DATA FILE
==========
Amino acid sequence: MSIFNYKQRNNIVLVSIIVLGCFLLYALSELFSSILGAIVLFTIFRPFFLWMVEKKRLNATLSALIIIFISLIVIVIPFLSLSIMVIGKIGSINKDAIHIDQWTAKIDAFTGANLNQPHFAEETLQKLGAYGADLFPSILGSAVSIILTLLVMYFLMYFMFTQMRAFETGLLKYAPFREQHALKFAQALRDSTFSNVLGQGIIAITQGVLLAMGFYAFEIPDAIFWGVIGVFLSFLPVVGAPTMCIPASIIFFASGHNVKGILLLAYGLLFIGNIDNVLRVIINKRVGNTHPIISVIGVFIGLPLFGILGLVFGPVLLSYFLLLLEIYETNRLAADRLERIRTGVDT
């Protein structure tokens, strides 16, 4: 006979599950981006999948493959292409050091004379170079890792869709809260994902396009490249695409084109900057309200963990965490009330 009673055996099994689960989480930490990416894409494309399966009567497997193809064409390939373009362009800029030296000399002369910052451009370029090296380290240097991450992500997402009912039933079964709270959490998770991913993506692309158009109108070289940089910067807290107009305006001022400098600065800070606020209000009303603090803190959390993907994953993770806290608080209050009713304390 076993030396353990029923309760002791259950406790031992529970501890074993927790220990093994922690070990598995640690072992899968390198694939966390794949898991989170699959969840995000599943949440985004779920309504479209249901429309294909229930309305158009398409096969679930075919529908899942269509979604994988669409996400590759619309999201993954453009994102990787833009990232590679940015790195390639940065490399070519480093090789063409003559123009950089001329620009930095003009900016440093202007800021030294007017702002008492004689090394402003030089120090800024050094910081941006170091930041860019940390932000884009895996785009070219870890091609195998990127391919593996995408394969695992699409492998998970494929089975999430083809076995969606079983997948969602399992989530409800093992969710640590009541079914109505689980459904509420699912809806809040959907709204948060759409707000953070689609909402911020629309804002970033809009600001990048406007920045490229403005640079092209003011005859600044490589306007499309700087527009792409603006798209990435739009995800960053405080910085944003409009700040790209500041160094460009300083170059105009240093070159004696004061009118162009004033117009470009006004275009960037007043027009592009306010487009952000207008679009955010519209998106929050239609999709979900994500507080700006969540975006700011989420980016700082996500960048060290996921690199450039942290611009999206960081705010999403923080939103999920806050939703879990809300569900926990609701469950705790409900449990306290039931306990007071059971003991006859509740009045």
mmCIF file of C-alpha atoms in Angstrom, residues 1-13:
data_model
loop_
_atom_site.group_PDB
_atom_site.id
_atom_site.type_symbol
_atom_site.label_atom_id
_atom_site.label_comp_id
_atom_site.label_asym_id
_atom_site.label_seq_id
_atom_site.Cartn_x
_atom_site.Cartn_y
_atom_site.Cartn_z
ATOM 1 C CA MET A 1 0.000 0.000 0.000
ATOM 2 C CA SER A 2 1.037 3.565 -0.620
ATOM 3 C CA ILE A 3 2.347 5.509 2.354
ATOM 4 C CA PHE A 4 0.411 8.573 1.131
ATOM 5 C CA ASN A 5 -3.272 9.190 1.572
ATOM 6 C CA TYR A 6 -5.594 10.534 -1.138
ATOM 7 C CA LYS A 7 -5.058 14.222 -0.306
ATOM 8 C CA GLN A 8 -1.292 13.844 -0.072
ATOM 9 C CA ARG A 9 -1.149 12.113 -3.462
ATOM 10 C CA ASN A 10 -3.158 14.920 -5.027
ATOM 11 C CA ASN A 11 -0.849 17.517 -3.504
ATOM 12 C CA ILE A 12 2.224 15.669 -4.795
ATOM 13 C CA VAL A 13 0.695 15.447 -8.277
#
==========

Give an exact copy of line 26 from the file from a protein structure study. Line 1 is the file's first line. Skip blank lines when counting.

ATOM 11 C CA ASN A 11 -0.849 17.517 -3.504